Can You Hear Me Now?

I used to wonder why Gizmodo et al are always taking jabs at Verizon. To me, they've always been friendly, with good plans and coverage. Sure, Verizon disables some cool features thge manufacturers put on their phones, but that just makes hacking them more rewarding, right?

Then I got a text message from the company, noting that I hadn't visited my "Pix Place" (online repository of my camera phone pictures) in 150 days, and if I didn't log in within 30 days, all my pictures (approximately fifteen, in total) would be deleted.

Cheerful, huh? Because these blurry photos must be taking up about 200 kb on Verizon's servers, and clearly, a competitive company in a cutthroat industry can't afford to give out free memory...

Then, when checking my voicemail a few days later, I heard a disturbing new automated message. Instead of informing me I had my regular three saved messages, I learned I had "three saved messages, whose retention time is about to expire."

A confession: I saved some messages for a long time. One, for instance, dates back to when the Sox beat the Yankees in the 2004 ALCS, and a friend called me up and made some kind of drunken hooting noise that I thought was worthy of repeated listens. Every 21 days, Verizon would play the message to me and ask if I wanted to delete it, and I'd always smile and press no.

Well, I guess they'd had enough, or maybe Verizon is run by a Steinbrenner acolyte, because in a few days those treasured messages were erased.

I think someone at the Onion is also frustrated with this company:

Verizon Introduces New Charge-You-At-Whim Plan
August 21, 2006 | Issue 42•34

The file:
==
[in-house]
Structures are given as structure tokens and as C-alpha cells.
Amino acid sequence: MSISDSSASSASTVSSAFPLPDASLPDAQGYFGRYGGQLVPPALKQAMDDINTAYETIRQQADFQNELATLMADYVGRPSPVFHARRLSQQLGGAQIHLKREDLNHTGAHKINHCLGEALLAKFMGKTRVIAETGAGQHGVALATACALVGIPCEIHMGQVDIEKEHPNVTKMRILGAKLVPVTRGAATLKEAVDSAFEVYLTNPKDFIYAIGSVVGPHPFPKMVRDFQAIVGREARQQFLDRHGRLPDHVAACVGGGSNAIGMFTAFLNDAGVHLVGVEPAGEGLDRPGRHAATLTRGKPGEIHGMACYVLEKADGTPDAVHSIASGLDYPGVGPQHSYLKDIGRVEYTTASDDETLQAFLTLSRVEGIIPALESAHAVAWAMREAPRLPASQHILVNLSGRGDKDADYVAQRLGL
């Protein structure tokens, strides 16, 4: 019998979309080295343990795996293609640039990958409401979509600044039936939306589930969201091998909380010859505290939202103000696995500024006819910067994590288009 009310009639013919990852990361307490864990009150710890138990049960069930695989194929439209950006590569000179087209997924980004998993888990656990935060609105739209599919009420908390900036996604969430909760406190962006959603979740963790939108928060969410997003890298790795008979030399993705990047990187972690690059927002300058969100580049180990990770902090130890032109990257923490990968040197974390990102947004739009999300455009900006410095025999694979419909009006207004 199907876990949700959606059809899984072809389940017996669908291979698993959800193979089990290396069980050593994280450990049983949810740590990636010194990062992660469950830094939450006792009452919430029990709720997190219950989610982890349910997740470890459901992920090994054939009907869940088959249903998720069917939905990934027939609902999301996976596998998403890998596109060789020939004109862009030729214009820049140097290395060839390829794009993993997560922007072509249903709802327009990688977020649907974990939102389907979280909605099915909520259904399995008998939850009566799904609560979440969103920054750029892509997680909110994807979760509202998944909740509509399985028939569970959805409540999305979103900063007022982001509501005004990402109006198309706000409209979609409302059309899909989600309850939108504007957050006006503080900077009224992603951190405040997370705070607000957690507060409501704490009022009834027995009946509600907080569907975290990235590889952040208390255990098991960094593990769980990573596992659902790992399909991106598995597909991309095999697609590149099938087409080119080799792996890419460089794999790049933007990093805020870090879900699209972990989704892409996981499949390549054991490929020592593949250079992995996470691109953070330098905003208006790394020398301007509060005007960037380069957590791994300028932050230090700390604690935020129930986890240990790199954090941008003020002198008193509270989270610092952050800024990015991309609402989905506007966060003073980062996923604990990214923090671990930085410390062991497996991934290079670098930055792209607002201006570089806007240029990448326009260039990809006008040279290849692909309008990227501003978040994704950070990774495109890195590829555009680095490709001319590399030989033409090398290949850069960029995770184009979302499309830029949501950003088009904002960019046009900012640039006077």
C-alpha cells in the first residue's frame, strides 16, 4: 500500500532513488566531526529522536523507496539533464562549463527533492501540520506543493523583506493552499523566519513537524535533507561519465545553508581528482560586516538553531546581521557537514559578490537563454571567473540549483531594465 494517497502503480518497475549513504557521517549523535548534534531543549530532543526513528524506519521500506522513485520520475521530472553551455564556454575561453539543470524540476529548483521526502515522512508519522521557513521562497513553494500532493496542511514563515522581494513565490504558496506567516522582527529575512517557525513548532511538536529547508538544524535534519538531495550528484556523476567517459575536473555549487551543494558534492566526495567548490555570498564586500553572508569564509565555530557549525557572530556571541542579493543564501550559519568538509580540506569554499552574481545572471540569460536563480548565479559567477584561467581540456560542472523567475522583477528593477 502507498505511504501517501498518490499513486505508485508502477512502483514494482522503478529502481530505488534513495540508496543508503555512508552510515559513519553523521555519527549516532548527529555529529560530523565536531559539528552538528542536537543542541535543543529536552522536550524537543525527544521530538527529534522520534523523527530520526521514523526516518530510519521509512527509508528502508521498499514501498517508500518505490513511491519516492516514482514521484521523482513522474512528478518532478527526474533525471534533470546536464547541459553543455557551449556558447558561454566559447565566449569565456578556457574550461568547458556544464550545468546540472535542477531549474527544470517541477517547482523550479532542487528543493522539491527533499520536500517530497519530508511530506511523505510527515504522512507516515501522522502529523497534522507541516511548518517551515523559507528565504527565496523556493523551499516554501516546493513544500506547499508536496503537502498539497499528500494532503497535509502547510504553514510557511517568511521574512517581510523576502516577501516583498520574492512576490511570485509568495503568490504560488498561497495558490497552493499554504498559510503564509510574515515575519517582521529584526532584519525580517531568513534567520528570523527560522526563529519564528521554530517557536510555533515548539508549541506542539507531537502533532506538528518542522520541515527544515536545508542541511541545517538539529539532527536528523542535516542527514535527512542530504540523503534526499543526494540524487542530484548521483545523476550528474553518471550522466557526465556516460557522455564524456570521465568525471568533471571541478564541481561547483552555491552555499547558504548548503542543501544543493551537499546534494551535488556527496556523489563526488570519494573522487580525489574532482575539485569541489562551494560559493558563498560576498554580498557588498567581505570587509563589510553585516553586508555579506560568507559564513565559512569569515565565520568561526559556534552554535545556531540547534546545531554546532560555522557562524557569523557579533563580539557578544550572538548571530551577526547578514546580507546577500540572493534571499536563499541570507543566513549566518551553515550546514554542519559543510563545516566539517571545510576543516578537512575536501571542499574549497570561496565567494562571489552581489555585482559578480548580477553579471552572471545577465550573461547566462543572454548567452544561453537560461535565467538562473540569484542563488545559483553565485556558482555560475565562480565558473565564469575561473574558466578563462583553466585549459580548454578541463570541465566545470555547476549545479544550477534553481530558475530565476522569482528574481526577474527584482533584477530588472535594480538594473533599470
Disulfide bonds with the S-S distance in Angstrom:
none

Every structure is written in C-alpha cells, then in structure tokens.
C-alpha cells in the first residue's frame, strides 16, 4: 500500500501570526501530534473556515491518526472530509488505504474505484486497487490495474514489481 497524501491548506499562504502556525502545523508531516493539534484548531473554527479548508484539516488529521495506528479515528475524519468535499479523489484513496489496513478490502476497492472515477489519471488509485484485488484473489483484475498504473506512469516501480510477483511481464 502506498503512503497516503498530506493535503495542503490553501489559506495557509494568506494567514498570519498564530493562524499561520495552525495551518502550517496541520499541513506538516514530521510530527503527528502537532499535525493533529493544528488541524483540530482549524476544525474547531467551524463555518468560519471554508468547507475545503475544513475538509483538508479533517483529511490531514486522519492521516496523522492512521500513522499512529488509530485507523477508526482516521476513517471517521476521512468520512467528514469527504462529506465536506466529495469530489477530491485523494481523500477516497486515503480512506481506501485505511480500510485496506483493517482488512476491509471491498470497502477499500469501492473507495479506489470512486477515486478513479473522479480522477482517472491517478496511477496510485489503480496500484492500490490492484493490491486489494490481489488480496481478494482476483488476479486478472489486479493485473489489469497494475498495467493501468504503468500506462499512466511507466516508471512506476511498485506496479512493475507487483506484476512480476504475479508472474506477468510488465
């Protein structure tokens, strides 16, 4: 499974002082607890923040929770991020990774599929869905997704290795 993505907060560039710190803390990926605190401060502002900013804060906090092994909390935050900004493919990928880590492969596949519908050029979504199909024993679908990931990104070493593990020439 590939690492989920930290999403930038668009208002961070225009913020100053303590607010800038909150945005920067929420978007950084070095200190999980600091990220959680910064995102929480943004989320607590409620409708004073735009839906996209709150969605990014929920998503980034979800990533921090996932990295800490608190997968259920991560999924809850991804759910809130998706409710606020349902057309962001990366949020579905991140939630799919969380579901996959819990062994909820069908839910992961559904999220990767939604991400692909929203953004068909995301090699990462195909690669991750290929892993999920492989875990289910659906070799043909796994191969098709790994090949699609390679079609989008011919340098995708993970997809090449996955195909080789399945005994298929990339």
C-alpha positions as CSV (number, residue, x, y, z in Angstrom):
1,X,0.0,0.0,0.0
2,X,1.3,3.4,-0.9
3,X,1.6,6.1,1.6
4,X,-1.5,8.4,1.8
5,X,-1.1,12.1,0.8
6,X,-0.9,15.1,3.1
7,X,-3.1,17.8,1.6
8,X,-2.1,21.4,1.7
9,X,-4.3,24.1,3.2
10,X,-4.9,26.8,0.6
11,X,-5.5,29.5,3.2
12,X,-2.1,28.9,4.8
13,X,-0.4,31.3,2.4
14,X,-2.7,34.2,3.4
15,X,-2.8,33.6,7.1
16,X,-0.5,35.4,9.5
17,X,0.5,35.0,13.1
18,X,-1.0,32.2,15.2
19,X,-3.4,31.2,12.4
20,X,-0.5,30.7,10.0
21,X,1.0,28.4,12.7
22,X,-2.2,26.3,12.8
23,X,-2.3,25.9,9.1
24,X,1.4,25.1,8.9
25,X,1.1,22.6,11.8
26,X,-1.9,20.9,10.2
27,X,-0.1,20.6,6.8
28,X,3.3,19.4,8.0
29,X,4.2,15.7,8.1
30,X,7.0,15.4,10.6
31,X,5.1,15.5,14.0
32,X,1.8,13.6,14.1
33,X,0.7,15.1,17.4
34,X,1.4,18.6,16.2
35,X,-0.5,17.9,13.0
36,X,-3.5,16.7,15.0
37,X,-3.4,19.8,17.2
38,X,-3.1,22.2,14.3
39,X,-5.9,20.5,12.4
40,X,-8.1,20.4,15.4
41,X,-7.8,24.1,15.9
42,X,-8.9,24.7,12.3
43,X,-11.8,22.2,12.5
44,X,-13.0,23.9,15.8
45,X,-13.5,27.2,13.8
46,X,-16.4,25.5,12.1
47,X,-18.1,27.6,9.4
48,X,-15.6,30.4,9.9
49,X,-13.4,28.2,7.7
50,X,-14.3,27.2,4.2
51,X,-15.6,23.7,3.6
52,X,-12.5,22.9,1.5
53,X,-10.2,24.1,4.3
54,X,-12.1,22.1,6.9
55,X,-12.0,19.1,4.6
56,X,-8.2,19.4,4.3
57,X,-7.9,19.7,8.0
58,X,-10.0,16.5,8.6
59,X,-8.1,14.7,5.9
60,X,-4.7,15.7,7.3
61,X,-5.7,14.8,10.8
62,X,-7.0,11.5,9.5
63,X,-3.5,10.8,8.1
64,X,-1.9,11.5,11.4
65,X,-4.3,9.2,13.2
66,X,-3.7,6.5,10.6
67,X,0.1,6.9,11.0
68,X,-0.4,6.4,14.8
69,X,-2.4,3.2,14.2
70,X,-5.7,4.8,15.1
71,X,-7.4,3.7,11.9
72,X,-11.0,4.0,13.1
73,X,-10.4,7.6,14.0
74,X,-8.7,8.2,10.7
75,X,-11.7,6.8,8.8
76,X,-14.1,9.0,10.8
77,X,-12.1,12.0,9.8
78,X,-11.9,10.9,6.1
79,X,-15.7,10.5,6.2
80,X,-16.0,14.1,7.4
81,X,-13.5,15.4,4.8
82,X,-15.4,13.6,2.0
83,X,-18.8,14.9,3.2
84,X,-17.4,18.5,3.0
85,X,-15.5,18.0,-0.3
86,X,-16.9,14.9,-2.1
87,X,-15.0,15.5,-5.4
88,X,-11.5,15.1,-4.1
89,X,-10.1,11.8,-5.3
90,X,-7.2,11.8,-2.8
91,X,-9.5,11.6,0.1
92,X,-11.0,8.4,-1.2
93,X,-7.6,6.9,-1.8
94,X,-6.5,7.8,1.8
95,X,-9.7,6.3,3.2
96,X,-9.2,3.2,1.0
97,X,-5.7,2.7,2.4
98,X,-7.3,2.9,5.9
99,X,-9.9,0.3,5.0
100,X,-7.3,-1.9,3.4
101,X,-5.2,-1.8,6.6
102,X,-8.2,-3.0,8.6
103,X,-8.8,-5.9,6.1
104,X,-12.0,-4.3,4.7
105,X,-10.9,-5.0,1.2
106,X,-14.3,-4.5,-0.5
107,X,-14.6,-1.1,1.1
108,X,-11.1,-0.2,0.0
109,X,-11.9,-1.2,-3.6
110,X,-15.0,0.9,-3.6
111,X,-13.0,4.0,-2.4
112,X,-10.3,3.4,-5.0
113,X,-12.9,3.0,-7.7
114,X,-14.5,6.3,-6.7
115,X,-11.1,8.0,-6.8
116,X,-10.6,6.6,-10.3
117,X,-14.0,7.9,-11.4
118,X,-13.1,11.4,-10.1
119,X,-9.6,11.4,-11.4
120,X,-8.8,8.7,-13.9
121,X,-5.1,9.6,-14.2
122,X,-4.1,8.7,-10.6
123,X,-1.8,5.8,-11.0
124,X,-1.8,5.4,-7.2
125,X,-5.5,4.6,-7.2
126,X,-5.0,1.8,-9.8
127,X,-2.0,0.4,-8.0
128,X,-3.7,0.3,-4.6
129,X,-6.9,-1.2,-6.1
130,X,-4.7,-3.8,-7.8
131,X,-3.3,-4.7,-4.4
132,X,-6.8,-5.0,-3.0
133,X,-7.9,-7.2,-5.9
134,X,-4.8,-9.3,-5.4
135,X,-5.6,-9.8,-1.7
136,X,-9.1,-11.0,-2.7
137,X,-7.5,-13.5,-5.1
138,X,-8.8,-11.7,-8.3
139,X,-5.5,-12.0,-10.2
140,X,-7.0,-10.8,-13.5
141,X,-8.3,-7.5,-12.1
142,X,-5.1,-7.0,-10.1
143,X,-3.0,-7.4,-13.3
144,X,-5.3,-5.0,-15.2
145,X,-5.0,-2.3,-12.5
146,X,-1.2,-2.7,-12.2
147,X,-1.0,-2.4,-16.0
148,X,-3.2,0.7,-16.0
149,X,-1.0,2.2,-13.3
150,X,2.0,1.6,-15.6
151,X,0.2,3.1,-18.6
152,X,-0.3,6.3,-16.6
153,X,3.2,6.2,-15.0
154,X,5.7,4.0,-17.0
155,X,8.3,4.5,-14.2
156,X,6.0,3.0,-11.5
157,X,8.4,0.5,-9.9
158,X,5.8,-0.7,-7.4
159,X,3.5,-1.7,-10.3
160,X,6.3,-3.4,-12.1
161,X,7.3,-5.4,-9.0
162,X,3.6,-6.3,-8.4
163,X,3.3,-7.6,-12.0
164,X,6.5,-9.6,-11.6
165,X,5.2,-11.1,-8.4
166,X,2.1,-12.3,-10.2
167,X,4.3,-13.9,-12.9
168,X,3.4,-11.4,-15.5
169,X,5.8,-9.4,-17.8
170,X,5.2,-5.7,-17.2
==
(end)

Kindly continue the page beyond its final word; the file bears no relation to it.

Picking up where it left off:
NEW YORK—Verizon Communications, Inc. announced a new service package for its wireless and residential customers that would charge them widely varying, but always high, fees every month depending how the communications giant feels at the time. "Our Charge-At-Whim packages offer the same mediocre quality and insufferable level of customer service you’ve come to expect," a Verizon spokesman said Tuesday. "But it adds an unjustified, arbitrary and, if you’ll allow us to boast, frankly unjustifiable method of determining just how much you’ll pay for them." Packages start at "oh, $69.99 a month, let’s say?" and went into effect about three or four months ago.

Feels about right.

Lost my Driving Wheel

I just concluded the best, hardest month of my residency thus far.

I've taken call many, many times before this, but never with the same potential for frenzied activity, 27 hours straight (24, for my readers on the Bell Commission). After the first few calls for the medicine ICU, I grew efficient enough to get in an hour or two of sleep. But, unlike floor medicine, where the overnight intern is awoken a dozen times for generally trivial concerns, all my pages in the ICU were genuine problems.

I performed more emergent intubations, more lines, more spinal taps, and about a thousandfold more ABG's than in any single rotation before this. Running a code no longer paralyzes me with fear. Most incredibly, from my perspective, was that I was making so many of these critical decisions.

Because of the crazed sleep schedule, in which I'd be unconscious for about 15 of my 21 free hours post-call, life outside the hospital became filled with malaise and dysphoria. My apartment has never been messier. So many obligations got punted to September -- relationships, phone calls, emails, workouts, blogging.

Nothing was getting done -- nothing was worth doing. I didn't get out much, and when I did, things seemed unbearably slow or purposeless. I never felt really alive until I was on call again. Isn't that a lark? Maybe I was so conscious of my agency because most of the people around me were heavily sedated.

I did call my parents a lot, often to thank them for happy childhood memories that would surface at odd times. This was likely prompted by the wrenching conversations I would have with families about their sick loved ones. Until now, too often, talking with families in the ED was been a chance to gather history and transcribe medication lists, or explain why someone is going to be admitted / discharged (when all the family wants is for them to be discharged / admitted). But this month had more than its share of conveying painful news, of asking families to make difficult decisions.

It's remarkable, how thoroughly and abruptly lives can be disrupted, how strong people are forced to be, at their most vulnerable.